The brain has limited bandwidth to solve problems and to regulate emotions, Coan, who teaches a class on why people hold hands, told me. And so our intense sociability serves yet another purpose: to expand that bandwidth. Get the full article here (external link).

Episode 51: Does Your Doctor Listen to You?

Dacher Keltner, Greater Good Magazine
October 24, 2019

What happened in that moment when she grabs his hand? What does that hand signify, what is it doing to his mind and his brain? Get the full episode and transcript here (external link).

Beyond Biden: How Close Is Too Close?

Benedict Carey, The New York Times
April 2, 2019

“What we don’t know after all this time is how you get from one place to the other,” Dr. Coan said. “Nobody does. There’s no simple answer, in psychological research or in life. That trajectory is going to include all kinds of signaling errors. As people zigzag toward love or affection, they’re blowing it all the time.” Get the full article here (external link).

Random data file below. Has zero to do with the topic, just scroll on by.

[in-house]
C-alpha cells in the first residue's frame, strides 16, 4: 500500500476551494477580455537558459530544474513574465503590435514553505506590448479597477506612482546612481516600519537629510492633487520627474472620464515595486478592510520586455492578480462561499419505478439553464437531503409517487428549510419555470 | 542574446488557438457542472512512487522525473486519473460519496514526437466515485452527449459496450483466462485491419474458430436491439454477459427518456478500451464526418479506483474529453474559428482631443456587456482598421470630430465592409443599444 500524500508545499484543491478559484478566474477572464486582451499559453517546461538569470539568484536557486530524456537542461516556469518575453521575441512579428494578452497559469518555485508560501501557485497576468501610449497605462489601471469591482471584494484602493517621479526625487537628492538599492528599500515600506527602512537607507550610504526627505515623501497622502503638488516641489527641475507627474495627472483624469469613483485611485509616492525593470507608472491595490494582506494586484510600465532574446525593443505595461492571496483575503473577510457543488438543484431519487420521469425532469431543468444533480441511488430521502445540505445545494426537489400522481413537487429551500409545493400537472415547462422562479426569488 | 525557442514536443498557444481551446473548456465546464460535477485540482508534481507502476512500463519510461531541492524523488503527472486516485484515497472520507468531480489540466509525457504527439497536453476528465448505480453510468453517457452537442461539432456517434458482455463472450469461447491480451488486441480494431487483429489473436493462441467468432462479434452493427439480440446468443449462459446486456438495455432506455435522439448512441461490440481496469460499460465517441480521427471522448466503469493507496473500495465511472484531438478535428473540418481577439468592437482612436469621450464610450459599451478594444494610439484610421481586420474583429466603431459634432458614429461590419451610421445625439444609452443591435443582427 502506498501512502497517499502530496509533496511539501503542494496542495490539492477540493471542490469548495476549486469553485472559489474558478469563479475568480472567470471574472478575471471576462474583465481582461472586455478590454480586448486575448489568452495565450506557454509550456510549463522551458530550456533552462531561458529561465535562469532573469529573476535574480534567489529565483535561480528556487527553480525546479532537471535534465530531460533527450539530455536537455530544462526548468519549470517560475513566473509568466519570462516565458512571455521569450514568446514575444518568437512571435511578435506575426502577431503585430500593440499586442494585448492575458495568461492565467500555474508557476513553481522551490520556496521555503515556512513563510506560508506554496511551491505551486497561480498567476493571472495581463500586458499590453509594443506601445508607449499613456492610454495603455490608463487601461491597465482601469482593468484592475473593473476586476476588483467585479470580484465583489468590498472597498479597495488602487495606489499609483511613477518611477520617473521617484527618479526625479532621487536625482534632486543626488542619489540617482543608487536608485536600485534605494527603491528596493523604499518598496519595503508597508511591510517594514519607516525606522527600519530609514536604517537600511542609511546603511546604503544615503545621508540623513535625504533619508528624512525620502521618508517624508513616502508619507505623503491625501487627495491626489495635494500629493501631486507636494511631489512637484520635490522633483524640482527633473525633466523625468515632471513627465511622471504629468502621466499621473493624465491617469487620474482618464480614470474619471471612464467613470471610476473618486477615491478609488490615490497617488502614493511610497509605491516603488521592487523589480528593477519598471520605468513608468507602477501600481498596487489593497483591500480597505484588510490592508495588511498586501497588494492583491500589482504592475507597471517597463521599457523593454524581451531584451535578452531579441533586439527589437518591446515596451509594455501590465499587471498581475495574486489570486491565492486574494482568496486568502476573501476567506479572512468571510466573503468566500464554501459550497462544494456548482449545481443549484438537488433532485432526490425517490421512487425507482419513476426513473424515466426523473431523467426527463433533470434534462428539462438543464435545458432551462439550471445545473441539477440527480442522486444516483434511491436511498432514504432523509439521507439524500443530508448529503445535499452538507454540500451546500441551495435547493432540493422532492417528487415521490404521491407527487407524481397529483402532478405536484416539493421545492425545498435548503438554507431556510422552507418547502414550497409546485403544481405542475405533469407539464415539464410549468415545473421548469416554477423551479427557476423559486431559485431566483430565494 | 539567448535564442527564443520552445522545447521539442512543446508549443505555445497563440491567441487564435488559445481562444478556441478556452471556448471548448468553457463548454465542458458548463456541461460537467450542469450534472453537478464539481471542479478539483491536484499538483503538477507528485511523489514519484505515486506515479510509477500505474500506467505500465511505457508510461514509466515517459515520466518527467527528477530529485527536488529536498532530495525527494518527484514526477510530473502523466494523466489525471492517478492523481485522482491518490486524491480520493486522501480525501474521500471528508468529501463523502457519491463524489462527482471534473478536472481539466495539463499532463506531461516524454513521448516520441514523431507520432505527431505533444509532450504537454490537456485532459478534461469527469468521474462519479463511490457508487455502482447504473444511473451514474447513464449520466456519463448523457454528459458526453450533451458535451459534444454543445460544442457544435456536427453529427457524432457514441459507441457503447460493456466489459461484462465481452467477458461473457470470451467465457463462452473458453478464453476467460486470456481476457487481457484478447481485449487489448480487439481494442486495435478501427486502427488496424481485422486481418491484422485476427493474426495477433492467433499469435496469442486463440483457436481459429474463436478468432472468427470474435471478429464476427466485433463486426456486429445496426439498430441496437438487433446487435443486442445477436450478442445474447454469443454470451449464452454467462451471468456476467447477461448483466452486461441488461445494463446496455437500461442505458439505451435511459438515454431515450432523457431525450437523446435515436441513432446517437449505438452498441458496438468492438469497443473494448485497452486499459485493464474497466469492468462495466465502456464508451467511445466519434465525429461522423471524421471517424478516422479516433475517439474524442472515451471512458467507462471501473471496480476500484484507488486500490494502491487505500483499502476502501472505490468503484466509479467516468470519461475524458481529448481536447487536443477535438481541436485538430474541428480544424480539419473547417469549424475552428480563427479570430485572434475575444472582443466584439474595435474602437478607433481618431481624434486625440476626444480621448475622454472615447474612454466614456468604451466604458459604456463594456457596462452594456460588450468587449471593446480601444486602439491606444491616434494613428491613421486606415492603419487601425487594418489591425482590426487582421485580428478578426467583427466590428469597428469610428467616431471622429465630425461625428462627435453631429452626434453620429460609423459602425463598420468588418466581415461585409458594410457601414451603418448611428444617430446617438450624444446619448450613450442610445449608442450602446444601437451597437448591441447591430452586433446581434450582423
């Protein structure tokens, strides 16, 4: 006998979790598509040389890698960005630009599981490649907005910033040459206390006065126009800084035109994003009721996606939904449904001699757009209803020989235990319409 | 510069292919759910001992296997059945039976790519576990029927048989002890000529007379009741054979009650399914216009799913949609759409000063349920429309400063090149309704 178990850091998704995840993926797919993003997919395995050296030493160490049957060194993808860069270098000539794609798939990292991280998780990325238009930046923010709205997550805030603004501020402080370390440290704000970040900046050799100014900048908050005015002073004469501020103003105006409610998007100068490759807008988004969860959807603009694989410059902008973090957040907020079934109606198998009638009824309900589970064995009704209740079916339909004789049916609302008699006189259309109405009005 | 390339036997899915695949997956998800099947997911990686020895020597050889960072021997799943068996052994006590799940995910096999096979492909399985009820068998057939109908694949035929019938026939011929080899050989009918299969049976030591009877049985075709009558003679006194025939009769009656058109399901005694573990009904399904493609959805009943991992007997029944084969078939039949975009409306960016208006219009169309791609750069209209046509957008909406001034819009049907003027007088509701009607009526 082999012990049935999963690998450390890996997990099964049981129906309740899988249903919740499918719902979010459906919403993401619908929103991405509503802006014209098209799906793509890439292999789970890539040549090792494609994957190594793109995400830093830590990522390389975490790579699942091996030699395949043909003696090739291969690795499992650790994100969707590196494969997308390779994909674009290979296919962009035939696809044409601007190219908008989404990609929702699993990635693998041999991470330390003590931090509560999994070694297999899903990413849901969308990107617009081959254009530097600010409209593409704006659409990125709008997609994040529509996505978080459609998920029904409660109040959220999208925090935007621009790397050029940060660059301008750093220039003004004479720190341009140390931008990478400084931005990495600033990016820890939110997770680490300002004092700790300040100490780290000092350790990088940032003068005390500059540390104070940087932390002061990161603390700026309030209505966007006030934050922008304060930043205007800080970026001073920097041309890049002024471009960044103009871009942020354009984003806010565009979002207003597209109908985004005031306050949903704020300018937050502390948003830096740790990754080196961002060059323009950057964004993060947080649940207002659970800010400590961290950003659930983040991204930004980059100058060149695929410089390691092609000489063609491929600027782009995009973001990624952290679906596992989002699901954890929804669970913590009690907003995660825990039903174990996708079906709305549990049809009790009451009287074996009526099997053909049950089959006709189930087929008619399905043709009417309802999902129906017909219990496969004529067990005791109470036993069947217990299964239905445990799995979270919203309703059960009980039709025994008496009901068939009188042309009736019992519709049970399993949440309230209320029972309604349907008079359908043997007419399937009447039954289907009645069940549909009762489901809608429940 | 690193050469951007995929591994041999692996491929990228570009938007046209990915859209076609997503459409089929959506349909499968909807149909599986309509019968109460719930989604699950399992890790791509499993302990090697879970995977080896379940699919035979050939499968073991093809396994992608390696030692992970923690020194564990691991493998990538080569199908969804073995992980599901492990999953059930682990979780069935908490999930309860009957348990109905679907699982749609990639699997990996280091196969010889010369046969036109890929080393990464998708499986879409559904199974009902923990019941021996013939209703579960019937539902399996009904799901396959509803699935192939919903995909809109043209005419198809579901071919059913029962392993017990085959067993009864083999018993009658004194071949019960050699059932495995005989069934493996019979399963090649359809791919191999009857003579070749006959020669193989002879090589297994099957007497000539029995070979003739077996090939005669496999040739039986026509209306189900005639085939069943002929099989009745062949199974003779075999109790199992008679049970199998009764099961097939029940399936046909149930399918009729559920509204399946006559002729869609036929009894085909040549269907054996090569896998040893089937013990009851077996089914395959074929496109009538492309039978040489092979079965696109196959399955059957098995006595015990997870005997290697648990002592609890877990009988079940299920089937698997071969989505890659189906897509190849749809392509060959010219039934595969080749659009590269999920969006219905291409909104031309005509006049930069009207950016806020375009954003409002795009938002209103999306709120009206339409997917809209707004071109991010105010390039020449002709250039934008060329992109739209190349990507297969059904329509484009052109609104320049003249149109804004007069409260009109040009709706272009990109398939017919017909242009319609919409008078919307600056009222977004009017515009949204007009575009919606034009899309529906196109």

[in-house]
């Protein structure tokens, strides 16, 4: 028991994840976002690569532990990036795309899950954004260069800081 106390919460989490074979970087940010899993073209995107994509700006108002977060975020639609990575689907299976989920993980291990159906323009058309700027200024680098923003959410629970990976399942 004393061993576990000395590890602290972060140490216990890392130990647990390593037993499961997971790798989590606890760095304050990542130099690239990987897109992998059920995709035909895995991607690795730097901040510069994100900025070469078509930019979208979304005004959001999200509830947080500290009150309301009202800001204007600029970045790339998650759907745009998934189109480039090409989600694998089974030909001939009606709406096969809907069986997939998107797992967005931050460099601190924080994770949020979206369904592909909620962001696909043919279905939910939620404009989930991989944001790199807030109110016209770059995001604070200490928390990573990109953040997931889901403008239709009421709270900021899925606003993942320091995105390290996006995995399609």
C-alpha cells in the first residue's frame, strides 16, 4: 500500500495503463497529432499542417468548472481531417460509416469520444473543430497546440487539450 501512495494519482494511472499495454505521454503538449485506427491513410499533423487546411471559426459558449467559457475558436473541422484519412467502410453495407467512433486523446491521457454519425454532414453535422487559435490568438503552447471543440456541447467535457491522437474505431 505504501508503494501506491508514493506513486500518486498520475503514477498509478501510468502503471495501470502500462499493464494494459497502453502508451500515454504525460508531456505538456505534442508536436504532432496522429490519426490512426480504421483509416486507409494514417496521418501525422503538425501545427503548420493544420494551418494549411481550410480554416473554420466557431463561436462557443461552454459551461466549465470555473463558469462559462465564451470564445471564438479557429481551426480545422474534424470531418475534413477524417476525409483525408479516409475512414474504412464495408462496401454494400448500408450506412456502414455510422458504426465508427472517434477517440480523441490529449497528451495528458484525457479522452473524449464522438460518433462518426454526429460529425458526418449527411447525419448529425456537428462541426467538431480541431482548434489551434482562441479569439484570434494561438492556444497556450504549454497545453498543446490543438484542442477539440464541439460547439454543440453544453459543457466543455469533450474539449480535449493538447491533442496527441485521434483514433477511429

How Deeper Relationships Yield Better Results

Daniel Dworkin and John McBratney, Forbes
March 12, 2019

“James Coan, a neuroscientist from University of Virginia, suggests that our brains rely on relationships to steer our cognitive energy and focus our attention on shared goals — critical elements of team success.” Get the full article here (external link).

Why Do Couples Hold Hands?

Carolyn Twersky, Seventeen
January 4, 2019

“In a study conducted by Clinical Psychologist Dr. James Coan, it was found that when a person holds hands with their significant other during a stressful situation, they felt less threatened and their brain reacted accordingly.” Get the full article here (external link).

Child welfare experts worry about effects of separation policy on children